Thursday, August 21, 2003

Indonesia: Media Boom Prompts Quality, Freedom Concerns

Radio Australia, Melbourne, in English 0000 gmt 21 Aug 03

An Indonesian newspaper editor is facing criminal charges after comparing President Megawati Sukarnoputri as a cannibal and leech. The editor of the tabloid-style Rakyat Merdeka is charged with insulting the president, a charge which attracts a possible six-year jail sentence. The trial has prompted concerns of a return to the days of government control.

(Presenter Sonya De Masi) Supratman, the 34-year-old editor of the tabloid-style daily newspaper Rakyat Merdeka, says he's done nothing wrong and is prepared to go to jail in what he describes as a political trial. Central to the issue are four colourful headlines critical of the president; one likening her to a leech, another to a celebrated Javanese cannibal who had recently been in the news. A third implied the president was above mixing with the "common people", or battlers, and another said her mouth reeks of diesel, in a pointed reference to the petrol station interests owned by her husband. All were published in January and February this year, when the government announced controversial plans to raise the cost of fuel, electricity and basic food items.

Supratman says the comments were quotes from protesters who at the time were demonstrating daily against the government:

(Supratman - editor of Rakyat Merdeka) It's not our opinion, our illusion or our fabrication, it's what people were saying and we quoted them and therefore it's not intended as an insult, but as criticism. It's not an insult because it's incumbent on the media to exercise social control.

(De Masi) The charge of insulting the president was once used against President Megawati's father, Indonesia's founder Sukarno, during his fight for independence from the Dutch in the 1930s and 40s. Later, former President Suharto frequently muzzled and imprisoned media critics during his three decades in power.

Indonesia's press has since earned a reputation for being one of Asia's most unrestricted - prompting concerns the government will try and make an example of Supratman to discourage other editors from taking his lead. Andreas Harsono is the managing editor of the monthly Pantau media and journalism magazine.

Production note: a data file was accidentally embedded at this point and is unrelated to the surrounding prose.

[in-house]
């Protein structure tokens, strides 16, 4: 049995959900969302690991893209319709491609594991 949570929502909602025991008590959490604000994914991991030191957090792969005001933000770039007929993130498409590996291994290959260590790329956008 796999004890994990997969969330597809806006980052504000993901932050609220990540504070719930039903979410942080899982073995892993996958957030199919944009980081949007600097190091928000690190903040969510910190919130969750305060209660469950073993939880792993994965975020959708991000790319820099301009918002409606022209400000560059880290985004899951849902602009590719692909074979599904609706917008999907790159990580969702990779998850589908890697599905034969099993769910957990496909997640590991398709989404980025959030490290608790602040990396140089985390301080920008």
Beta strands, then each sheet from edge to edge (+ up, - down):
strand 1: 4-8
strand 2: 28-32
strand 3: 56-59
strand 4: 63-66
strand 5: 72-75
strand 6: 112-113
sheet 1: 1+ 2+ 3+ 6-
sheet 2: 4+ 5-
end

(Harsono) I agree that the charges against some editors like now, not only Rakyat Merdeka but also Tempo, Kompas and the others, might be a bad precedent. It might affect media freedom in Indonesia, I totally agree with that.

(De Masi) In the four years since the fall of Suharto, there has been a media boom, from 250 newspapers to more than 700 across the country, from around 6,000 working journalists to more than 22,000. Andreas Harsono says in this highly competitive environment, the media often fails to practise self-restraint or always adhere to the highest possible journalistic standards.

(Harsono) The question is who trains these journalists. Who trains their editors? In south-east Sulawesi, a reporter told me he has to write the minimum quota of 90 news reports every month, he has to write more than two news reports every day. You can imagine the quality of the news reporting, that's why it's not surprising if the news reports are not correct, are troublesome, biased or whatever.

(De Masi) Aristides Katoppo is the publisher of the daily newspaper, Sinar Harapan, which was shut down by Suharto's New Order regime in 1988. He says the law is clear about defamation and libel, and editor Supratman at least will have the benefit of a trial to have his case heard.

(Katoppo) The press is not above the law. I think any party who feels aggrieved has the right to appeal to a court of justice. There are three key elements that must be fulfilled. One: accuracy or factuality of what has been reported. Two: it's in the public interest. Three: there's no malice. Now in the case of a public figure I think the case of public interest is not so hard to define.

(De Masi) Rakyat Merdeka editor, Supratman, says the tone of his newspaper is tailored to his readership, who value the direct style of his reporters. He admits his paper's reporting has been strong, but says it was factual, and the headlines in question appeared at a time when community passions were running high.

Supratman acknowledges the concerns of his peers, but says the charges will be vigorously defended.

(Supratman) We are very appreciative of the remarks by our friends, but they also have to bear in mind the world is not static, it develops, and you have to bear in mind the context. What we are doing is exercising social control which may be regarded by others as too strong, but we have to think about the context. It's something we had to do.

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